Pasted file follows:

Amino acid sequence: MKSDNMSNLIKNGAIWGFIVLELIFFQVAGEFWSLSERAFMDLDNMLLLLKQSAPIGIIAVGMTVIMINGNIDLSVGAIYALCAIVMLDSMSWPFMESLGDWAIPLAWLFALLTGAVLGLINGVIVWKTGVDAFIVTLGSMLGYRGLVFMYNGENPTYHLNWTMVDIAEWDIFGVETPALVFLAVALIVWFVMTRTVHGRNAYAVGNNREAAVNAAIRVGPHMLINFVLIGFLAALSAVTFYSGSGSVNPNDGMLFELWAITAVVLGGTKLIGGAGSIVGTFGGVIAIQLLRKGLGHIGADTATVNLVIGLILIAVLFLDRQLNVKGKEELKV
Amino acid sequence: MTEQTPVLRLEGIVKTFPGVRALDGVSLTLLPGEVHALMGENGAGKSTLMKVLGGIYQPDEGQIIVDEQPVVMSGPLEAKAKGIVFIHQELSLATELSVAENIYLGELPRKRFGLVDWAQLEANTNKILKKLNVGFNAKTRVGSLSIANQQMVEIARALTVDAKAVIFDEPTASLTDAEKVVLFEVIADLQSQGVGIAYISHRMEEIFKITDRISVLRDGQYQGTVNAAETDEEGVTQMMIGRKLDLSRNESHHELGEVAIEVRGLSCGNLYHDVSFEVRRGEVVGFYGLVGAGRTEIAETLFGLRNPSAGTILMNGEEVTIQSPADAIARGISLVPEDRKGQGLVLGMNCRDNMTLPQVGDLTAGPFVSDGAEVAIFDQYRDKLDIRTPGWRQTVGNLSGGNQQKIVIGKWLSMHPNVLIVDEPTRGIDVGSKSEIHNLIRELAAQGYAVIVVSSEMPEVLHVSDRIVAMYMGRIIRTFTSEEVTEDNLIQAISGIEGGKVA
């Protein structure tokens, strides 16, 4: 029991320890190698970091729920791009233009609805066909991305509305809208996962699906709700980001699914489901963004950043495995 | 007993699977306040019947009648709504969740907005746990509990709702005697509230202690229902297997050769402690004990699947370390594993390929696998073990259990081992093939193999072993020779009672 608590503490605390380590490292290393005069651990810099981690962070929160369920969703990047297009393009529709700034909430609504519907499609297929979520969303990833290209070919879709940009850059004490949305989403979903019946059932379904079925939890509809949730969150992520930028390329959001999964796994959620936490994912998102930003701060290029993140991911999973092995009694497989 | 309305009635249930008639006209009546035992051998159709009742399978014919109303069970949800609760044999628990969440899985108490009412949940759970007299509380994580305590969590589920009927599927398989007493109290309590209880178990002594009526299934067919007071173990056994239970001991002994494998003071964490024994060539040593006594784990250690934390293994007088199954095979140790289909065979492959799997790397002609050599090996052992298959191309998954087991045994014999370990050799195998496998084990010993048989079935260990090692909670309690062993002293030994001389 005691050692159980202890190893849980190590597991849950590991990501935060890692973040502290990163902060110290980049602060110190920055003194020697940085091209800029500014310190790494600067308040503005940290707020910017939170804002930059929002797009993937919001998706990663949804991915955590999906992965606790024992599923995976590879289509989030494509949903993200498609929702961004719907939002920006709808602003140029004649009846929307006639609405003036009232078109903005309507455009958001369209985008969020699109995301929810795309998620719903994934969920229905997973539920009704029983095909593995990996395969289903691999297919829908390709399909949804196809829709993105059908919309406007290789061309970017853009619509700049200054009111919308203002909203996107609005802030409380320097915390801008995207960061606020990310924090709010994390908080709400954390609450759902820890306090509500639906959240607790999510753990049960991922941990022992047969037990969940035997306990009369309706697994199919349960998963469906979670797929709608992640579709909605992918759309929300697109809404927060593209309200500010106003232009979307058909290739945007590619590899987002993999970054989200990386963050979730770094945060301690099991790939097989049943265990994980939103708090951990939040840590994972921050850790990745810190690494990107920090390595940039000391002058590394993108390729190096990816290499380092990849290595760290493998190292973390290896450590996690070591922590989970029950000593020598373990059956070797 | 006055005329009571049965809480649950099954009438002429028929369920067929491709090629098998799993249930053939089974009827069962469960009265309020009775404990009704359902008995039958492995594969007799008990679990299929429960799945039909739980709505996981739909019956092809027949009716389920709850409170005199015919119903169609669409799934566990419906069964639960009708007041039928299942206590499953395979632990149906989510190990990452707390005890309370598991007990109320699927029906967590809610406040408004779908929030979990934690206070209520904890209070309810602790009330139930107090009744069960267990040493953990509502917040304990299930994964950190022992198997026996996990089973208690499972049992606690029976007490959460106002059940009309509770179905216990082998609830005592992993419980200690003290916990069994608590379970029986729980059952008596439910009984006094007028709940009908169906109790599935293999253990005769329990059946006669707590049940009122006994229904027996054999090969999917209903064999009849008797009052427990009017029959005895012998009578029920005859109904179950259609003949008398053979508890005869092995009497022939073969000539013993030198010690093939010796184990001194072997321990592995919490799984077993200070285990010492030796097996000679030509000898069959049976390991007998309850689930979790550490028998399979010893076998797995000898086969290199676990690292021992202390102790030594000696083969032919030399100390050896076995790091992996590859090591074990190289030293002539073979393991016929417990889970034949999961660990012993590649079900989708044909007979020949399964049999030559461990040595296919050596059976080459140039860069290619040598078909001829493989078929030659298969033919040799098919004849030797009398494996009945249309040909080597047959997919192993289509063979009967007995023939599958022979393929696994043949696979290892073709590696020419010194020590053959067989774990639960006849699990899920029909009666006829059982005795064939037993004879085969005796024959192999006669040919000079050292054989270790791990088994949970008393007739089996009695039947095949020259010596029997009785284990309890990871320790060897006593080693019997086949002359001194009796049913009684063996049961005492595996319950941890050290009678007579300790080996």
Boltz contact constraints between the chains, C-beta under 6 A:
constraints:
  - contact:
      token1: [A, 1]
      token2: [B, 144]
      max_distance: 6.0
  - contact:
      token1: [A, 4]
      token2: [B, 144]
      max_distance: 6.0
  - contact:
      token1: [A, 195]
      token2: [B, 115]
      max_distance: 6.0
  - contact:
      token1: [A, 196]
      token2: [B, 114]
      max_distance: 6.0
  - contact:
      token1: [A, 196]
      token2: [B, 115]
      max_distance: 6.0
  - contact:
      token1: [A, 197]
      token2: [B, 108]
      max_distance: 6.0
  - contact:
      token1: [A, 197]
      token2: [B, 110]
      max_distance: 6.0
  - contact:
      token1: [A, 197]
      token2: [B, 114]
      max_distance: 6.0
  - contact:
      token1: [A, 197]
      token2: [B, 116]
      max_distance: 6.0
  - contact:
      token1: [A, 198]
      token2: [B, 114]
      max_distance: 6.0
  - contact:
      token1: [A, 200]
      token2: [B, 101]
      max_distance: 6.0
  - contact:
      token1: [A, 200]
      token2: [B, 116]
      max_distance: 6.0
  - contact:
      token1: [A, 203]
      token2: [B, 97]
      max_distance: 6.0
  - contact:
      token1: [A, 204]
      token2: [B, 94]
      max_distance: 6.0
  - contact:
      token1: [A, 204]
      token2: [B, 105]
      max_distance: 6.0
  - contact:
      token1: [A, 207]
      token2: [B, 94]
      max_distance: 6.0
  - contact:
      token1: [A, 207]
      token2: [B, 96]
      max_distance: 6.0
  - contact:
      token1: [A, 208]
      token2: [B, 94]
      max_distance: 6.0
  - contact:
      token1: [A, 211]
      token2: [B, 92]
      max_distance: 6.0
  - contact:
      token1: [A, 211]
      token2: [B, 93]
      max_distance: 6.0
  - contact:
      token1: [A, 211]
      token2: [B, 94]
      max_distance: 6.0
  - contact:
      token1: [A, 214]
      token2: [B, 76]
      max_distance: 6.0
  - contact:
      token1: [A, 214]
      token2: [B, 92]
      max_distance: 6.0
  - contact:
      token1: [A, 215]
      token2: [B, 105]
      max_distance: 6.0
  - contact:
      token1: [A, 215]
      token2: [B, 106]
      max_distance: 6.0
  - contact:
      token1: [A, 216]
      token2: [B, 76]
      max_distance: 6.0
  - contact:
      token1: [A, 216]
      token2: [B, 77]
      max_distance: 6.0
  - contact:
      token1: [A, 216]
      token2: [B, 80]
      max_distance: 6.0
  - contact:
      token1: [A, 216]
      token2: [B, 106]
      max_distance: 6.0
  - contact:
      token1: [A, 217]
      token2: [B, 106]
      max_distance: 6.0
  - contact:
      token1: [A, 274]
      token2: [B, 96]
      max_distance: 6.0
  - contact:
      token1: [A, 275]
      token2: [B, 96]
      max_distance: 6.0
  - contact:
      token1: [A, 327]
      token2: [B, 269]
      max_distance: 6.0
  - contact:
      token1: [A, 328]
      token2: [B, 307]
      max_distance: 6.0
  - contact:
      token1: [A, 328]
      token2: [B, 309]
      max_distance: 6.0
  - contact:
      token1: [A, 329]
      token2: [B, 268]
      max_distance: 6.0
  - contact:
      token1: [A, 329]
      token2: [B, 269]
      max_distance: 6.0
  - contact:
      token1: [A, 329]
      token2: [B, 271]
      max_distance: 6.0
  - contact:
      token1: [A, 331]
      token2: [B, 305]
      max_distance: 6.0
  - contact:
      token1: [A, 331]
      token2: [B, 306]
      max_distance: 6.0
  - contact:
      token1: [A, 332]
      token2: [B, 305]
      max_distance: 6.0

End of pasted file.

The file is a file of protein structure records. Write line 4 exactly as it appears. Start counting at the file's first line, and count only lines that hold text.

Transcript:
Boltz contact constraints between the chains, C-beta under 6 A: